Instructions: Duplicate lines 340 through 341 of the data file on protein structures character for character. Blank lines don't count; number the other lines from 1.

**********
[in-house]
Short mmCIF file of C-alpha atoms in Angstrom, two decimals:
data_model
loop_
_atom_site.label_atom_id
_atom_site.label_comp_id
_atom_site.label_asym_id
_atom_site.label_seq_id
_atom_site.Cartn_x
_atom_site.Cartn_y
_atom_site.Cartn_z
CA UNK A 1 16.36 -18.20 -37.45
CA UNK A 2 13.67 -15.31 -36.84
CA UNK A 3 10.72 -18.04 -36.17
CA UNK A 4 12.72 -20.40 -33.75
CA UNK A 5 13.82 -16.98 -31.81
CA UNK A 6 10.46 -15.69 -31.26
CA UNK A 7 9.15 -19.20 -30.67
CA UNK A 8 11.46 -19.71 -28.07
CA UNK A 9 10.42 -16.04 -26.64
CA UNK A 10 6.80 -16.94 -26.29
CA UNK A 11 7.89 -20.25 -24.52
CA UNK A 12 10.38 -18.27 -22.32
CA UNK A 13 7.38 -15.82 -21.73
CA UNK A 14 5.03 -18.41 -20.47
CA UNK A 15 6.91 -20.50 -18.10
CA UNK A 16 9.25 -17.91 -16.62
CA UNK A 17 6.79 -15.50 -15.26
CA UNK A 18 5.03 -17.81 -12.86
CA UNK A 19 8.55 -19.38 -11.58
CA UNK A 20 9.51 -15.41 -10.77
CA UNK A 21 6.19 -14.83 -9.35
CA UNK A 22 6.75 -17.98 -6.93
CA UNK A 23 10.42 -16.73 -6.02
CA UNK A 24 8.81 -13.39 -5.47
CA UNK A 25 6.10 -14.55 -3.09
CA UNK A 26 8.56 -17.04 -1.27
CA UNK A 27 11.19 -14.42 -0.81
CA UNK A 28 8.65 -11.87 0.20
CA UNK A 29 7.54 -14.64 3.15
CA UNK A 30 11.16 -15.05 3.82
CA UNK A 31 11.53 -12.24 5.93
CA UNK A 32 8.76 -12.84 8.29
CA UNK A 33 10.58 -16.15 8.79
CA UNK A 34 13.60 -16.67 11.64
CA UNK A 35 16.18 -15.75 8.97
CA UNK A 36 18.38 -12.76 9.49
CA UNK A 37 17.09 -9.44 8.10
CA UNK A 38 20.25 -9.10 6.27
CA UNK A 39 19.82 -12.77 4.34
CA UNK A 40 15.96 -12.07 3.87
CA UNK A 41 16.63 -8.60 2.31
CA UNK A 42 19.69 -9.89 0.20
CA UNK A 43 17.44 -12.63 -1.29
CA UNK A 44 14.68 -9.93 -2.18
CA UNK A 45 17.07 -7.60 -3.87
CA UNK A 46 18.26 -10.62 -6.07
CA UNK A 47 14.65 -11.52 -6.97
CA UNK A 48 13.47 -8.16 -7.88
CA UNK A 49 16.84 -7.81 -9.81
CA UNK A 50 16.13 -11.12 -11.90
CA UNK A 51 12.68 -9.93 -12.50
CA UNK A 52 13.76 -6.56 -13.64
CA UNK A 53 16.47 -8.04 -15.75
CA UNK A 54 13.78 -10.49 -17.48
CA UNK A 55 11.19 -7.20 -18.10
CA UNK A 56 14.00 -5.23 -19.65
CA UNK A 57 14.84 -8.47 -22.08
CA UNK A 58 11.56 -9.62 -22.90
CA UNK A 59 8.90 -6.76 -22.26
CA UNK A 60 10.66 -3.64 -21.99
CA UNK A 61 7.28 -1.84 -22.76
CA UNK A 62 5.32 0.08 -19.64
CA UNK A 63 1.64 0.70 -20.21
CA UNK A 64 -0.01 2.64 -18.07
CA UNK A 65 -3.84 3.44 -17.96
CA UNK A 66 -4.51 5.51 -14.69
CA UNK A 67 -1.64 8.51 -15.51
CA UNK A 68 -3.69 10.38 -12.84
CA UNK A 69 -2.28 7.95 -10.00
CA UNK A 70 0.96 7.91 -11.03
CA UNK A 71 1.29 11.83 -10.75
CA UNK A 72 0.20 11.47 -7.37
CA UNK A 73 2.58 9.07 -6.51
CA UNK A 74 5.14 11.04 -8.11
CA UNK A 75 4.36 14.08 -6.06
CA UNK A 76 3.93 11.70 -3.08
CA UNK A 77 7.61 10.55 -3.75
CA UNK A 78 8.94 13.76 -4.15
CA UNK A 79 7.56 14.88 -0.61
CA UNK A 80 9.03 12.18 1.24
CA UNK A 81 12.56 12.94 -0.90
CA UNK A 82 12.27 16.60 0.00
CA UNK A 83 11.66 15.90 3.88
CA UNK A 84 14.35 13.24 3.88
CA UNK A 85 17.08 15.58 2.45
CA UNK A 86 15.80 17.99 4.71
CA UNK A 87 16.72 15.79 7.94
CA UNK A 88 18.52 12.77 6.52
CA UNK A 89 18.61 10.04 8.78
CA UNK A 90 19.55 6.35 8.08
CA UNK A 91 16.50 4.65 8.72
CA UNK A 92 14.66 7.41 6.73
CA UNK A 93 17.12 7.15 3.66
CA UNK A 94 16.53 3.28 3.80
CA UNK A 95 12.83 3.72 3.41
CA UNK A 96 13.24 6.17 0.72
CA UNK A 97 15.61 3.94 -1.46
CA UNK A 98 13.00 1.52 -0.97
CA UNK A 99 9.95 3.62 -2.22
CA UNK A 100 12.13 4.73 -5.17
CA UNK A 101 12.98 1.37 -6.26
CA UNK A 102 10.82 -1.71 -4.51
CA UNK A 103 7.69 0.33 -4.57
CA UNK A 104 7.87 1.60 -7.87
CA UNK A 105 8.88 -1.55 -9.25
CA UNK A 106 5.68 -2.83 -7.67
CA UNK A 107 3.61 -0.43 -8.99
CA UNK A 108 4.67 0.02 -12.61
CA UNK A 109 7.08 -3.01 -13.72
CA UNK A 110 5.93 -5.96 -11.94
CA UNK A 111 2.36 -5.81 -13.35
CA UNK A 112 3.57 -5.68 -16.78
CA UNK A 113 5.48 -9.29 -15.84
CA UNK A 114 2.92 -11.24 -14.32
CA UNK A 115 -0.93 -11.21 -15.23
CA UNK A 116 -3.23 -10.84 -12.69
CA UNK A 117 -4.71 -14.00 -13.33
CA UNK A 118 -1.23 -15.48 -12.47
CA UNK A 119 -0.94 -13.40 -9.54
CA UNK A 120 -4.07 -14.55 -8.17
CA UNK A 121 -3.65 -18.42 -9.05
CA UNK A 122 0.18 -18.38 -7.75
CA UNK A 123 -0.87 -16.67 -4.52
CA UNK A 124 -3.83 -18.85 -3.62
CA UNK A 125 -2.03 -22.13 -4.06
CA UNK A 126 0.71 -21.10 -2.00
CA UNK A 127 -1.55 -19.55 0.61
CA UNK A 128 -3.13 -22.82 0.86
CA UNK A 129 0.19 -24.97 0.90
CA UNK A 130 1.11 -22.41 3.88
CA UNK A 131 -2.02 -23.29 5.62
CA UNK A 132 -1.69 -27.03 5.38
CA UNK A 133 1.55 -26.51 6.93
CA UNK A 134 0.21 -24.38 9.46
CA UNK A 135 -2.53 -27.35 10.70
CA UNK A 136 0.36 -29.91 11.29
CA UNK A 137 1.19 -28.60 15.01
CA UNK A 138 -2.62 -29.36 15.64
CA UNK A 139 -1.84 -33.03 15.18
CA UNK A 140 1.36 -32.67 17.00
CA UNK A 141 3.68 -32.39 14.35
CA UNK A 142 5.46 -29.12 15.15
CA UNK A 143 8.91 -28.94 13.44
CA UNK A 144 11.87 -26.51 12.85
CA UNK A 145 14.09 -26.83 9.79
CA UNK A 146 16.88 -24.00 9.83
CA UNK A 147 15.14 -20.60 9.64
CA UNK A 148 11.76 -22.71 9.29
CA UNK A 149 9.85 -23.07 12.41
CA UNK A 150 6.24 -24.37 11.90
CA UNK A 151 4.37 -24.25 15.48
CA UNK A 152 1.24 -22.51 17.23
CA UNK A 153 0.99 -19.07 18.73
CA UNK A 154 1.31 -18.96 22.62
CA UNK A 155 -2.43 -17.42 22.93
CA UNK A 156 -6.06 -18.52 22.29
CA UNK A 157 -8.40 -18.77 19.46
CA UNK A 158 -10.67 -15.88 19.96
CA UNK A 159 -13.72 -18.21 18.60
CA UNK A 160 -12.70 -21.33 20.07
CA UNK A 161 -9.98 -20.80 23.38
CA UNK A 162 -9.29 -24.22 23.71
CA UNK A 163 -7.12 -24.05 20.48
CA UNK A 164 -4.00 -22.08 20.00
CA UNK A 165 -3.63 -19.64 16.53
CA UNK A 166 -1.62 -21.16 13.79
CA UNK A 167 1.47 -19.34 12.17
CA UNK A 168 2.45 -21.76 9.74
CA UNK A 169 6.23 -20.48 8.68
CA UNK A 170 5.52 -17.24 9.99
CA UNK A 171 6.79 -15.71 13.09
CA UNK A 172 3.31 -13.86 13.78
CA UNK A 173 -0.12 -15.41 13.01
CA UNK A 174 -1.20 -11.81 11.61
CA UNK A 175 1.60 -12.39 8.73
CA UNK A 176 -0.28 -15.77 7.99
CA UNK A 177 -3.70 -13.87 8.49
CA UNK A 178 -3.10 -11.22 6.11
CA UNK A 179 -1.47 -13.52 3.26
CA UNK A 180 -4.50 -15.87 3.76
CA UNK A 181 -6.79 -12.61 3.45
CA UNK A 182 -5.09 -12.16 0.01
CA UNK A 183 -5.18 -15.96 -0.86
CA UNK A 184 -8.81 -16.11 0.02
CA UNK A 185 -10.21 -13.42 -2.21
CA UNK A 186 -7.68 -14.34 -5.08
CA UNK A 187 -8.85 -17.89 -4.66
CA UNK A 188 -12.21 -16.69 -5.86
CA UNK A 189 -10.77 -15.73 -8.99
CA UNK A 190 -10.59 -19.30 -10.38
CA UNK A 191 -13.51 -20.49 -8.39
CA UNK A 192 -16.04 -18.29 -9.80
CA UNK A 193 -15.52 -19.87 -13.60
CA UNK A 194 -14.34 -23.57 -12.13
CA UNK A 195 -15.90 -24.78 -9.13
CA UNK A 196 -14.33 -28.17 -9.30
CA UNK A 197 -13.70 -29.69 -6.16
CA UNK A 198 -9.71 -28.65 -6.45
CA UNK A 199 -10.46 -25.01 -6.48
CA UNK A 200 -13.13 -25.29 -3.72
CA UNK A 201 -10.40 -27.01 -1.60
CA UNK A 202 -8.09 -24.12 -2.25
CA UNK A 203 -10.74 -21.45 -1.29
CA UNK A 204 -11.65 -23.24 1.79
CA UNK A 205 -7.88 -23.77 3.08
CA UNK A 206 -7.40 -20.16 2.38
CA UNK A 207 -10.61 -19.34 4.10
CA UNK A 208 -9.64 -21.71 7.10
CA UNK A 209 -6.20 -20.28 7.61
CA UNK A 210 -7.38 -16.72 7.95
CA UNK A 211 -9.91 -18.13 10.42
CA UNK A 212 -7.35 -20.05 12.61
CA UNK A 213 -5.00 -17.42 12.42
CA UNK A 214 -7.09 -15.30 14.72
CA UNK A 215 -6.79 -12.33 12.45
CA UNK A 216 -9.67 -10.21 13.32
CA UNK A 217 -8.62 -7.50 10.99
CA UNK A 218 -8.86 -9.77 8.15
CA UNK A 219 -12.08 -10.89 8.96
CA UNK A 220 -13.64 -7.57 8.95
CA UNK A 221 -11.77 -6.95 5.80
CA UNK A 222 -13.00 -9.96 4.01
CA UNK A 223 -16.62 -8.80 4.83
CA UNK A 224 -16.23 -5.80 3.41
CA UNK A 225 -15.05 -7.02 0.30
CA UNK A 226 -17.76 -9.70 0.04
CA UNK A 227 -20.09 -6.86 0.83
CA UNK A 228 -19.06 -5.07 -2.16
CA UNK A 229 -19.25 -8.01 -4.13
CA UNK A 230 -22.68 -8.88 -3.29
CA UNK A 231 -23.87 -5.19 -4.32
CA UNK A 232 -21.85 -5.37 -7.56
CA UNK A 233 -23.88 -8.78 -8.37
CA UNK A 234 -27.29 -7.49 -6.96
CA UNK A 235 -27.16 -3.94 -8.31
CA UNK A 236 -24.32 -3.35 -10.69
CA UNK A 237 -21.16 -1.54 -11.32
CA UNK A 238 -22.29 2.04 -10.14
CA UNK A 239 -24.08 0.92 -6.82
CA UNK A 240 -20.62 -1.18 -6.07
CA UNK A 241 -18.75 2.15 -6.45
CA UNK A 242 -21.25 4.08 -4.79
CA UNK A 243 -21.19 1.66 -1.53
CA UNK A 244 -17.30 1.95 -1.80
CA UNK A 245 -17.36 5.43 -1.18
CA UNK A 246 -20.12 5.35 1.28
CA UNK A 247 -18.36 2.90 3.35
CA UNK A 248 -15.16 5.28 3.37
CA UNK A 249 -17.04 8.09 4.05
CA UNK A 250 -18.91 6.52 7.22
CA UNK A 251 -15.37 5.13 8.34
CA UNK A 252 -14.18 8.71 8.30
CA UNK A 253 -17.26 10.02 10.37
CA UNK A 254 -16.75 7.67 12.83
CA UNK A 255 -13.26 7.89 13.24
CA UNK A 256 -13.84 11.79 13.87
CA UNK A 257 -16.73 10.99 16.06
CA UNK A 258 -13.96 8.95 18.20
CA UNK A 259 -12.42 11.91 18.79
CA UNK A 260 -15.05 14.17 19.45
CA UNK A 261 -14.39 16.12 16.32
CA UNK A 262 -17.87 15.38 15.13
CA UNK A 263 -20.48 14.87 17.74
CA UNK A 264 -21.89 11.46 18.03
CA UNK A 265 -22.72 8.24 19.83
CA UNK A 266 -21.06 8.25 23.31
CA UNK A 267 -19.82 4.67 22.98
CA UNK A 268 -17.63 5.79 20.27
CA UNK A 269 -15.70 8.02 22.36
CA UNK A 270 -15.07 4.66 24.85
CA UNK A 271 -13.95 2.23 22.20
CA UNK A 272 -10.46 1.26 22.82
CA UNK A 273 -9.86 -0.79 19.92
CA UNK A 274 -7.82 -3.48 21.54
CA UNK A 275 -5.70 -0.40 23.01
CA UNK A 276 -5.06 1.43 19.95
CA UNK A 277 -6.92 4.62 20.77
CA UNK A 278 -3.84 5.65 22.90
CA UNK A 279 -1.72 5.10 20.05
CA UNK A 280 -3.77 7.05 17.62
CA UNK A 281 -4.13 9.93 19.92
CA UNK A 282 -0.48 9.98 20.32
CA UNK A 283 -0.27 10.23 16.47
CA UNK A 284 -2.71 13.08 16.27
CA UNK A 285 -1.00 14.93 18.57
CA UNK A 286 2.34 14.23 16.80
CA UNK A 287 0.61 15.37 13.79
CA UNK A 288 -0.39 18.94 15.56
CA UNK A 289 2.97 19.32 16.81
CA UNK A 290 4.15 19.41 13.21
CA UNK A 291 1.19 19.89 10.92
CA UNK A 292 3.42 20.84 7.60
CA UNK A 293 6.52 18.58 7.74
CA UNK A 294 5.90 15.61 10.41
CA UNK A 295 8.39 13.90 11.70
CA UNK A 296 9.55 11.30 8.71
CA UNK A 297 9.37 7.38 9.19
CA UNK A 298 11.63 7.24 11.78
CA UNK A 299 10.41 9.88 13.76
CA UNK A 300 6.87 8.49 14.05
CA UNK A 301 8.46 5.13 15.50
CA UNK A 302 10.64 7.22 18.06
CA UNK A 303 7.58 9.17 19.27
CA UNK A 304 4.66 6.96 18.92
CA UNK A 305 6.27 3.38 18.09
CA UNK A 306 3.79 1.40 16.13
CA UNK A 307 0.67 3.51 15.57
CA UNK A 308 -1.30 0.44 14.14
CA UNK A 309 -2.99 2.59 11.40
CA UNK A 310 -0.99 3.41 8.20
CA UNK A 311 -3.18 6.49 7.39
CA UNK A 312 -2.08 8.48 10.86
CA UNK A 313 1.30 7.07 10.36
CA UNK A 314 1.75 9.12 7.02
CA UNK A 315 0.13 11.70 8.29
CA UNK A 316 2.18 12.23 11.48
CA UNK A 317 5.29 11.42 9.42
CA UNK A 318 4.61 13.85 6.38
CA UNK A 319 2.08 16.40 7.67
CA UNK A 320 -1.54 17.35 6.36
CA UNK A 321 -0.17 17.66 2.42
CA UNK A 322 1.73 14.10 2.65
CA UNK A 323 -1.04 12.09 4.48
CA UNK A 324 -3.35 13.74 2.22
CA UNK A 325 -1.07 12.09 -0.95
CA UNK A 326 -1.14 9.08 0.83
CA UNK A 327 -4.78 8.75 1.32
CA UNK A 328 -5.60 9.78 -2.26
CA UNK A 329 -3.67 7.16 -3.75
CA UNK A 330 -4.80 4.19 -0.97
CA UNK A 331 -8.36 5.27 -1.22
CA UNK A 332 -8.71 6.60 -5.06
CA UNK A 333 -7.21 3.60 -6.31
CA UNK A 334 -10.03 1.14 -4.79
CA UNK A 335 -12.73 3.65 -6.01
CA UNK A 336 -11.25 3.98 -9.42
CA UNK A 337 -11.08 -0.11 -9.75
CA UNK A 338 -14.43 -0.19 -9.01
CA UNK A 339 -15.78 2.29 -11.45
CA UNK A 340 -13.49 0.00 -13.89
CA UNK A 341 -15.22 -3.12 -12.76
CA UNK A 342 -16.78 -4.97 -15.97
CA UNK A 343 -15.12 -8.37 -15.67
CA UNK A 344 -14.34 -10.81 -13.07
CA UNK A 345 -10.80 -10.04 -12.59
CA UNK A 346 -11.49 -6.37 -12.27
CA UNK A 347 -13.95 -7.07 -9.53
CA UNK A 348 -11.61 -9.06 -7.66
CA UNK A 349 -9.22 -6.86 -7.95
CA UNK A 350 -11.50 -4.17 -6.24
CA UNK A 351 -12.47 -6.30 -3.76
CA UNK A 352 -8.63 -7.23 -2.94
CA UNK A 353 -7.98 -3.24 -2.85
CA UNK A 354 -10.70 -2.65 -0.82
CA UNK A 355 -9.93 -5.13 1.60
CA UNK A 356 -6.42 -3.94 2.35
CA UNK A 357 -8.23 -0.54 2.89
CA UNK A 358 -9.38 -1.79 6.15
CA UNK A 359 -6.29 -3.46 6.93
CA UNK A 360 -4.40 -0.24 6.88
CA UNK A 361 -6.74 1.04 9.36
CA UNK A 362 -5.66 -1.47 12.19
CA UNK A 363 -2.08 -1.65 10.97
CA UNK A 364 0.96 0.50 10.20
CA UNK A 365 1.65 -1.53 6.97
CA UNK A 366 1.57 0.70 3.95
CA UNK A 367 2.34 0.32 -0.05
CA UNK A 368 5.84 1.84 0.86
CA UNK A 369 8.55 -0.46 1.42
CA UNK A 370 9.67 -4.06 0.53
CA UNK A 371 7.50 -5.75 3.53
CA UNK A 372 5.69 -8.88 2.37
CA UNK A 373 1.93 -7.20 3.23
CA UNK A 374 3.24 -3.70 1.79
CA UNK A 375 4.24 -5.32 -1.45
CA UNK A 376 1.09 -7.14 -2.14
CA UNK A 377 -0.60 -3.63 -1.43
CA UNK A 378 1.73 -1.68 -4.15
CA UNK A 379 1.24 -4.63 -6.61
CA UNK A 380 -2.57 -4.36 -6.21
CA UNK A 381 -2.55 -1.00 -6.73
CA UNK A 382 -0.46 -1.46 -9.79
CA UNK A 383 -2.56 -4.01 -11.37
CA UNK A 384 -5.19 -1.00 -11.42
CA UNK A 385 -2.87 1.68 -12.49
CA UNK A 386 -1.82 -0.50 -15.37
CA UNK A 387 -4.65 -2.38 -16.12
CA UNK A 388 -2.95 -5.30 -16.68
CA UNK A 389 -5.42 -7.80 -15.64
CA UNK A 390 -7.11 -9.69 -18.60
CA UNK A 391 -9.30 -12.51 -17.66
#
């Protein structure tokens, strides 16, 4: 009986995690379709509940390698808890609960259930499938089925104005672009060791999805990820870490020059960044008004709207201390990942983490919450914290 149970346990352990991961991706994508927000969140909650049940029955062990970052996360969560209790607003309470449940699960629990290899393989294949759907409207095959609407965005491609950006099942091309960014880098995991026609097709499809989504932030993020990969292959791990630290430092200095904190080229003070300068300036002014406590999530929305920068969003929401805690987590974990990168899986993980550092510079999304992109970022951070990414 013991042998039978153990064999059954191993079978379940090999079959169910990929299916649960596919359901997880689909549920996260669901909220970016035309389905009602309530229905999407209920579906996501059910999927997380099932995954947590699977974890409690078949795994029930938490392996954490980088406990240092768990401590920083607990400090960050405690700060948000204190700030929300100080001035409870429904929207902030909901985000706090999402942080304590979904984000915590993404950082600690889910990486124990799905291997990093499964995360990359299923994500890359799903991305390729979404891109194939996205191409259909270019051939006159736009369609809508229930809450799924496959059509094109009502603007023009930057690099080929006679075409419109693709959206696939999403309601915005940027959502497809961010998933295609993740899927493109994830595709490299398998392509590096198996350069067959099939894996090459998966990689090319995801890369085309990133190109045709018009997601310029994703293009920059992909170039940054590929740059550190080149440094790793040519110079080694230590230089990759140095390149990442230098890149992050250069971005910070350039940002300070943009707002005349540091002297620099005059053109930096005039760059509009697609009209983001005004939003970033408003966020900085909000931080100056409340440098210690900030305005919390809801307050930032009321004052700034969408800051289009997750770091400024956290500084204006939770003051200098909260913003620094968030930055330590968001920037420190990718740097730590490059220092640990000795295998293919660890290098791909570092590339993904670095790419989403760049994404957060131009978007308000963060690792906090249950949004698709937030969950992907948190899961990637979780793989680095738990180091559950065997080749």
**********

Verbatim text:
CA UNK A 329 -3.67 7.16 -3.75
CA UNK A 330 -4.80 4.19 -0.97